Blueberries are native to North America, and second only to strawberries as the world’s favorite berry. In England, they’re called hurtleberries; in France, they’re known as bluettes. Whatever you choose to call them, make sure to add them to your diet on a regular basis. Blueberries are a true superfood, packed with essential vitamins, nutrients, and antioxidants that enhance your health in a variety of ways.
You can enjoy blueberries out of hand, with yogurt, or in cereal, smoothies, and desserts. They’re fun to try in more creative ways, too. Consider a blue cheese and blueberry vinaigrette for your next salad, smoked salmon flatbread with blueberries and goat cheese, or blueberry risotto cakes on baby greens.
Blueberries are round, smooth-skinned fruit, and always dark blue when ripe. The size of the berry, usually about as big as the tip of your thumb, isn’t an indicator of maturity or quality, but wild blueberries are usually smaller than commercially grown varieties.
Fresh blueberries are sold in pint or quart containers. Frozen and canned berries are also available.
Blueberries have a naturally sweet, juicy taste that rarely needs sugar. Some people enjoy combining them with lemon or ginger to enhance their flavor.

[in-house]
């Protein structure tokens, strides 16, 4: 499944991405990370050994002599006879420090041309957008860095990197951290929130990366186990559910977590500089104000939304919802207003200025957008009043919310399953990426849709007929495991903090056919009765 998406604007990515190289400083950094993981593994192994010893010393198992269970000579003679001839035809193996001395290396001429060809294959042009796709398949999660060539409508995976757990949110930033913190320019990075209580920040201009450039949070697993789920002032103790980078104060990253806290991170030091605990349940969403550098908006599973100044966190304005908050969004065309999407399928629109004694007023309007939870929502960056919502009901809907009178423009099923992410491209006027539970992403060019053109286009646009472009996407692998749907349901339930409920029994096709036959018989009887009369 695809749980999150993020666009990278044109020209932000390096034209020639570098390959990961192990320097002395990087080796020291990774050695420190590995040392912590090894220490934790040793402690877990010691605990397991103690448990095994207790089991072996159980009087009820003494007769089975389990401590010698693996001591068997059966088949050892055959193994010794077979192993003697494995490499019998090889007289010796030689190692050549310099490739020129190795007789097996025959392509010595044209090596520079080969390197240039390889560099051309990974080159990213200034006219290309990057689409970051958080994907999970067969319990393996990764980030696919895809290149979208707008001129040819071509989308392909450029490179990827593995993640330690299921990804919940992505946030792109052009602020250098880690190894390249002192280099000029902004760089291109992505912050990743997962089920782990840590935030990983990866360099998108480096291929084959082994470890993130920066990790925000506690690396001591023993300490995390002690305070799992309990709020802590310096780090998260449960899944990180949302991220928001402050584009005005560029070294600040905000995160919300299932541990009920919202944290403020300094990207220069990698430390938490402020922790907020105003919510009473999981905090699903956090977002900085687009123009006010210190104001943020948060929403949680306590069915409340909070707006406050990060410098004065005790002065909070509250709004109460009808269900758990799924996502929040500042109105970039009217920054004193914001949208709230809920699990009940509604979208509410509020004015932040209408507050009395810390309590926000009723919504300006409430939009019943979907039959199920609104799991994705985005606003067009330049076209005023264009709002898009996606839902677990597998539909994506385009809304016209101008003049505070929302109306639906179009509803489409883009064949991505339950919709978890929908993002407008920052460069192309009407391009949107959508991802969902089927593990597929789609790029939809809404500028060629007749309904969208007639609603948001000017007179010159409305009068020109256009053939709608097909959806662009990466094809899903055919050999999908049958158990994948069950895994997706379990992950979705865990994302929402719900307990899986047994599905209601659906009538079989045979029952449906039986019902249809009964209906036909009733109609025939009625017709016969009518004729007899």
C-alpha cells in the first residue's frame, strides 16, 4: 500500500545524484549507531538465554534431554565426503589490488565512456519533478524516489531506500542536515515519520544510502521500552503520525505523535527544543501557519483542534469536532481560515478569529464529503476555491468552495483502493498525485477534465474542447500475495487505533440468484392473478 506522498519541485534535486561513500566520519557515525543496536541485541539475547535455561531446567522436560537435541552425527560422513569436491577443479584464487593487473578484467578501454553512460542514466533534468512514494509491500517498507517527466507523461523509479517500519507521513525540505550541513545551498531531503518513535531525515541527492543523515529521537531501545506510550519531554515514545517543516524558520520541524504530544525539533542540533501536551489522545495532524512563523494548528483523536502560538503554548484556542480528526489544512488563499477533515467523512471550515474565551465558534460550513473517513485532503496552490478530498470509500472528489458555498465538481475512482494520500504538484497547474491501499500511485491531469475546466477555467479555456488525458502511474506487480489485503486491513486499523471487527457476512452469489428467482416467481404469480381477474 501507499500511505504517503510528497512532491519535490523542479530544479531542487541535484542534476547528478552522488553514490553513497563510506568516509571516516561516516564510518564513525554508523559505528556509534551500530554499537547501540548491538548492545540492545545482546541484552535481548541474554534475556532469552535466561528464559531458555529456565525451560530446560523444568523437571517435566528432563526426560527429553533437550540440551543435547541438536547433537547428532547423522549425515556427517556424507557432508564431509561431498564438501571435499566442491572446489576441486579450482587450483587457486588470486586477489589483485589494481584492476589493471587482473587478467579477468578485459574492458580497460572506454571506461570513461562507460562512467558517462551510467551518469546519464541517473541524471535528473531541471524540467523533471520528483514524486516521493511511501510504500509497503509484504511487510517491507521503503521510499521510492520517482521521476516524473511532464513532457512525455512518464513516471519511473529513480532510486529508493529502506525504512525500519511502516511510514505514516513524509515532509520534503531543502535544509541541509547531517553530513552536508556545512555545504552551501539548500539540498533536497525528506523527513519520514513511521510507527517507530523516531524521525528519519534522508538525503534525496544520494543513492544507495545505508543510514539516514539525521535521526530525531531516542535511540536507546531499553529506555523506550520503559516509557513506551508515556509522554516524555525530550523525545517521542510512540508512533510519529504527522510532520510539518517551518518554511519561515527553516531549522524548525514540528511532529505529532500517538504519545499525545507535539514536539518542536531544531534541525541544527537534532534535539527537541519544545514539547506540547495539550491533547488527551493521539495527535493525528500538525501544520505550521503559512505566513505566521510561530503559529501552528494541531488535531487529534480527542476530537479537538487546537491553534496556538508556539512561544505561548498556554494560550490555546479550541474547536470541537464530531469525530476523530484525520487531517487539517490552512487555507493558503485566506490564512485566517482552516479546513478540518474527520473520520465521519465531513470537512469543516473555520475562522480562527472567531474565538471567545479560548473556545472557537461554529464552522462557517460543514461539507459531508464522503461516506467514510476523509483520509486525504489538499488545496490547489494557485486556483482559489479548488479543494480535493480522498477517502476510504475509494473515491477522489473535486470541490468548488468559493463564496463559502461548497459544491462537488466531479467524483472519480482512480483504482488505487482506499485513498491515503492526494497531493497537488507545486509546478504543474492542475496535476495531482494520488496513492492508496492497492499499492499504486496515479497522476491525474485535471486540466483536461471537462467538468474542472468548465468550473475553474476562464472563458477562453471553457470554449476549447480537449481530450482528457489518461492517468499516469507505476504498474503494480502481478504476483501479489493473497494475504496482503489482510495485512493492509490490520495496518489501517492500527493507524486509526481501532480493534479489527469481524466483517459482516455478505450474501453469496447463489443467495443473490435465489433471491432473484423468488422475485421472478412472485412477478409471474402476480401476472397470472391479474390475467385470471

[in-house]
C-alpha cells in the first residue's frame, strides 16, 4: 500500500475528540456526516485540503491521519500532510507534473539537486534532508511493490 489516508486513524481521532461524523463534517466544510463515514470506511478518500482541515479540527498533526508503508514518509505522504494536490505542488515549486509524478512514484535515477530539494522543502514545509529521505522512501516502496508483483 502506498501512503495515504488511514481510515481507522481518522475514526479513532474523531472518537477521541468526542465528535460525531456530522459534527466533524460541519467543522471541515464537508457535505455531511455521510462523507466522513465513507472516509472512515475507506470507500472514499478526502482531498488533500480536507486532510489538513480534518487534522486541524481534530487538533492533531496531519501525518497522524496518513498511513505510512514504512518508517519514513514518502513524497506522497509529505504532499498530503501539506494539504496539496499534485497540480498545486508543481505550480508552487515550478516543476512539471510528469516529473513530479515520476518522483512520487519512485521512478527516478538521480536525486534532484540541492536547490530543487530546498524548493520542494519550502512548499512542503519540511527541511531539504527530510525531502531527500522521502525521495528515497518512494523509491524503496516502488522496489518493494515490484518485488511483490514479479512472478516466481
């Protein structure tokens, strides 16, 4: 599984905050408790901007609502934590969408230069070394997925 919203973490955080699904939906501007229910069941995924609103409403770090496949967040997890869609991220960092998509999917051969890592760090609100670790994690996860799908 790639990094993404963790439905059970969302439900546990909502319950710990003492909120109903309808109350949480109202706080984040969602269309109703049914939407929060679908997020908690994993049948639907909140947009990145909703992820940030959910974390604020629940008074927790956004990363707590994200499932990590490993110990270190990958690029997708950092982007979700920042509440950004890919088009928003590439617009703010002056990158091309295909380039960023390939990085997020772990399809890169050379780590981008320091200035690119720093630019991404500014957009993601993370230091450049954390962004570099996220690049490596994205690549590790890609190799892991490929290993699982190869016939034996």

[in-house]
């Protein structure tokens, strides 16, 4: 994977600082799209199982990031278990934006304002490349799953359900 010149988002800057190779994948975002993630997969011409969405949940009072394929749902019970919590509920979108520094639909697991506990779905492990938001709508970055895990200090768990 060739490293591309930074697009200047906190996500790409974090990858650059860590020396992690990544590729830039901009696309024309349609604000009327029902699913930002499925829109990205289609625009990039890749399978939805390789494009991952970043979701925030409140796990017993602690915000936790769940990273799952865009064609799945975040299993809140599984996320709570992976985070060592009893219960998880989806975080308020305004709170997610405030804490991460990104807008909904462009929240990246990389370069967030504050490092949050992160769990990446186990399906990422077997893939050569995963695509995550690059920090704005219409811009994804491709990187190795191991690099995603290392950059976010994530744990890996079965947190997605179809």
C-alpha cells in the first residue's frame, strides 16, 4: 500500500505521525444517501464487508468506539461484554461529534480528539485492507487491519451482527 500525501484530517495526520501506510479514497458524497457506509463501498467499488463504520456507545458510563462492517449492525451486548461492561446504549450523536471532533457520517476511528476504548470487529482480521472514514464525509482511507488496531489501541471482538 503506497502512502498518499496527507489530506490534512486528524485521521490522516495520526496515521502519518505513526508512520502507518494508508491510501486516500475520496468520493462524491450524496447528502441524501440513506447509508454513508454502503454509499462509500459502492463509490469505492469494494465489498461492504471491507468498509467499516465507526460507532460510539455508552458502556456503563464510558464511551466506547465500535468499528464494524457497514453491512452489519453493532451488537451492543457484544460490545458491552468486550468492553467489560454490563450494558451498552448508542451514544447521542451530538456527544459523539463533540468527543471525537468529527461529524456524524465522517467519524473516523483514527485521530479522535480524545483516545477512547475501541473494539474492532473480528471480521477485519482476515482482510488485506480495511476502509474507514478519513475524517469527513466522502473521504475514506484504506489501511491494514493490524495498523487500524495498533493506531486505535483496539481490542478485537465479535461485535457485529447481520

Blueberries are readily available in major supermarkets from March through November, and farmers’ markets during peak season. Frozen blueberries are available throughout the year, as is canned fruit for baking.
Although you can enjoy fresh blueberries all summer, high season for blueberries is mid-June through the end of August in both the US and Europe.
Look for plump blueberries that have deep color. If purchasing them in a container, give it a little wiggle to make sure the fruit moves about, which means there’s less chance of damaged berries ruining the whole batch.
Avoid blueberries that are dull in color, shriveled, or have specks of mold.
Some studies indicate that organic fruits and vegetables have a higher concentration of vitamins and minerals than conventionally raised produce.
The Environmental Working Group (EWG) is an environmental health advocacy and research organization in the United States. From cosmetics to produce, water to cleaning products, EWG provides insight regarding the impact of pesticides, manufacturing practices, and product ingredients on our health and environment. EWG produces a consumer guide ranking 48 fruits and vegetables with pesticide residue. The higher the rank, the lower the residue. In this ranking, the 12 most affected fruits and vegetables belong to the “Dirty Dozen“, and the least affected are part of the “Clean Fifteen“. Blueberries aren’t officially ranked on either list, but are closer to the “Dirty Dozen” list, which means pesticides have likely affected the fruit, so choose organic whenever possible.
The Environmental Working Group and Yoffie Life stress that consuming conventionally grown vegetables and fruits when the organic version is unavailable or financially impossible is far better than eating none at all.